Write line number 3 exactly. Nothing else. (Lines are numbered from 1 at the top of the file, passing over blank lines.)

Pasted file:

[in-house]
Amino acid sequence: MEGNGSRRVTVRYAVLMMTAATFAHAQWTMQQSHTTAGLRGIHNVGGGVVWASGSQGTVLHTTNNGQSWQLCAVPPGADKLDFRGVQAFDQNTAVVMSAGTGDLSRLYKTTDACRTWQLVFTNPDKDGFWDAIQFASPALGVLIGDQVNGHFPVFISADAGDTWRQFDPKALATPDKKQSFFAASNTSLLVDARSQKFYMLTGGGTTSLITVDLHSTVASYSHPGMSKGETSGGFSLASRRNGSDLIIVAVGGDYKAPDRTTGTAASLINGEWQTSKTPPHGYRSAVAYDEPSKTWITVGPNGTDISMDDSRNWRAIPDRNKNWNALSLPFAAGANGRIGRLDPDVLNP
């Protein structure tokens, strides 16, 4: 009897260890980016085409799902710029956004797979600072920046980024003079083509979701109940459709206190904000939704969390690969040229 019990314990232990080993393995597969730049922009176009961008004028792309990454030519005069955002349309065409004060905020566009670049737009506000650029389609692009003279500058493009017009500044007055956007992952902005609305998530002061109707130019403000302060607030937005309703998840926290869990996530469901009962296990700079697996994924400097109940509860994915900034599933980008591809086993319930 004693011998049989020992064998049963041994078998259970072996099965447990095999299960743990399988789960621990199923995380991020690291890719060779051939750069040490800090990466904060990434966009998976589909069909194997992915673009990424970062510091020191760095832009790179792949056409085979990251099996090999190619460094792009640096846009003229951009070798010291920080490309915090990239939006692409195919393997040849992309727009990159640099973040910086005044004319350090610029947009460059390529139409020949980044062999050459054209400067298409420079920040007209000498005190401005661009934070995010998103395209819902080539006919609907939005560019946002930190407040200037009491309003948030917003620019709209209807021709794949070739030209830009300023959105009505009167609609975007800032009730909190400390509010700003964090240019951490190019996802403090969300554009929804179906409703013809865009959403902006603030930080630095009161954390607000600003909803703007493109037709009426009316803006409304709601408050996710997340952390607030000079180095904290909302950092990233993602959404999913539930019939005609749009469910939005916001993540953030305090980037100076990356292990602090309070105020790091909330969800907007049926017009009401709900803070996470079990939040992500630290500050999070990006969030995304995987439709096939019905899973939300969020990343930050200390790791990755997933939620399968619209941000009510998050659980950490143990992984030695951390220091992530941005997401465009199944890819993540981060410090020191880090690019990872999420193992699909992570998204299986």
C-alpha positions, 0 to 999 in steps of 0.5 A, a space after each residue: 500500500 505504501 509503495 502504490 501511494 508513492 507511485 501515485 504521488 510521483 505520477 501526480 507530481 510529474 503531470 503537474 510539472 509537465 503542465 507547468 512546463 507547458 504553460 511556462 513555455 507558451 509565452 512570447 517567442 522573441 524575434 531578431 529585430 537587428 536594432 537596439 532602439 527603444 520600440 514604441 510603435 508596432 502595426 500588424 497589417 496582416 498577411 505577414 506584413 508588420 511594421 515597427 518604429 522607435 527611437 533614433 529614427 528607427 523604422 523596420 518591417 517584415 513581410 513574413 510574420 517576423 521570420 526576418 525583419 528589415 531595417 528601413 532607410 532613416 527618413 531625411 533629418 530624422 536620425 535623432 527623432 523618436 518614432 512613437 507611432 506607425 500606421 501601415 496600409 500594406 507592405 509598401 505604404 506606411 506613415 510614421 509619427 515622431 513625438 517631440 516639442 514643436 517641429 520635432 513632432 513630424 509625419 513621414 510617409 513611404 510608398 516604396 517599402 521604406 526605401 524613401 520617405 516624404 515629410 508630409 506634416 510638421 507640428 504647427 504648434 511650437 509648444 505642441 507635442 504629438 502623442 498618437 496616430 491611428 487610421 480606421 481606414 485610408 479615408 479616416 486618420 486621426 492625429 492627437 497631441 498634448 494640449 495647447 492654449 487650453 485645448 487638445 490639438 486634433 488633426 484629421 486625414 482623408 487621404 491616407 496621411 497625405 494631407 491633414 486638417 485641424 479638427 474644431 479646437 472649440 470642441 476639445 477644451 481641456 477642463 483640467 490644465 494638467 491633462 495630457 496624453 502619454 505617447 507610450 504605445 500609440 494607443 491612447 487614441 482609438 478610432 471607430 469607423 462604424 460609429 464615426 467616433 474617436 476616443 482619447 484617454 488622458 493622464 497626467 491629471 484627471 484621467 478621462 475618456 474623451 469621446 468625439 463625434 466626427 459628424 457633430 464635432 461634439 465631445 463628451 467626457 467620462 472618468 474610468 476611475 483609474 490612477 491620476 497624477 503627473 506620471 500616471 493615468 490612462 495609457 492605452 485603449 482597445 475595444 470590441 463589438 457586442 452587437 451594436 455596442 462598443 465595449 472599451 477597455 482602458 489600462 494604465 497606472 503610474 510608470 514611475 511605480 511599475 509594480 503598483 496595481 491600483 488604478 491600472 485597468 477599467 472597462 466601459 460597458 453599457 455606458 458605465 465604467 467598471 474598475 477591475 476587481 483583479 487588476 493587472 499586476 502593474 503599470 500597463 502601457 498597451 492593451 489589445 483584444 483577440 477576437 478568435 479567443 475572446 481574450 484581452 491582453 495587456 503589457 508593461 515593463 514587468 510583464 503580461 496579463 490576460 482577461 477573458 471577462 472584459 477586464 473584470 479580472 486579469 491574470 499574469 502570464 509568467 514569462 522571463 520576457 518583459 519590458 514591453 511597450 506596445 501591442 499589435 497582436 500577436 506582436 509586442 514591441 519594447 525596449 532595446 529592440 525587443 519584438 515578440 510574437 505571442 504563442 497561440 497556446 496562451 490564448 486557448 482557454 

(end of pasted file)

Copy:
């Protein structure tokens, strides 16, 4: 009897260890980016085409799902710029956004797979600072920046980024003079083509979701109940459709206190904000939704969390690969040229 019990314990232990080993393995597969730049922009176009961008004028792309990454030519005069955002349309065409004060905020566009670049737009506000650029389609692009003279500058493009017009500044007055956007992952902005609305998530002061109707130019403000302060607030937005309703998840926290869990996530469901009962296990700079697996994924400097109940509860994915900034599933980008591809086993319930 004693011998049989020992064998049963041994078998259970072996099965447990095999299960743990399988789960621990199923995380991020690291890719060779051939750069040490800090990466904060990434966009998976589909069909194997992915673009990424970062510091020191760095832009790179792949056409085979990251099996090999190619460094792009640096846009003229951009070798010291920080490309915090990239939006692409195919393997040849992309727009990159640099973040910086005044004319350090610029947009460059390529139409020949980044062999050459054209400067298409420079920040007209000498005190401005661009934070995010998103395209819902080539006919609907939005560019946002930190407040200037009491309003948030917003620019709209209807021709794949070739030209830009300023959105009505009167609609975007800032009730909190400390509010700003964090240019951490190019996802403090969300554009929804179906409703013809865009959403902006603030930080630095009161954390607000600003909803703007493109037709009426009316803006409304709601408050996710997340952390607030000079180095904290909302950092990233993602959404999913539930019939005609749009469910939005916001993540953030305090980037100076990356292990602090309070105020790091909330969800907007049926017009009401709900803070996470079990939040992500630290500050999070990006969030995304995987439709096939019905899973939300969020990343930050200390790791990755997933939620399968619209941000009510998050659980950490143990992984030695951390220091992530941005997401465009199944890819993540981060410090020191880090690019990872999420193992699909992570998204299986």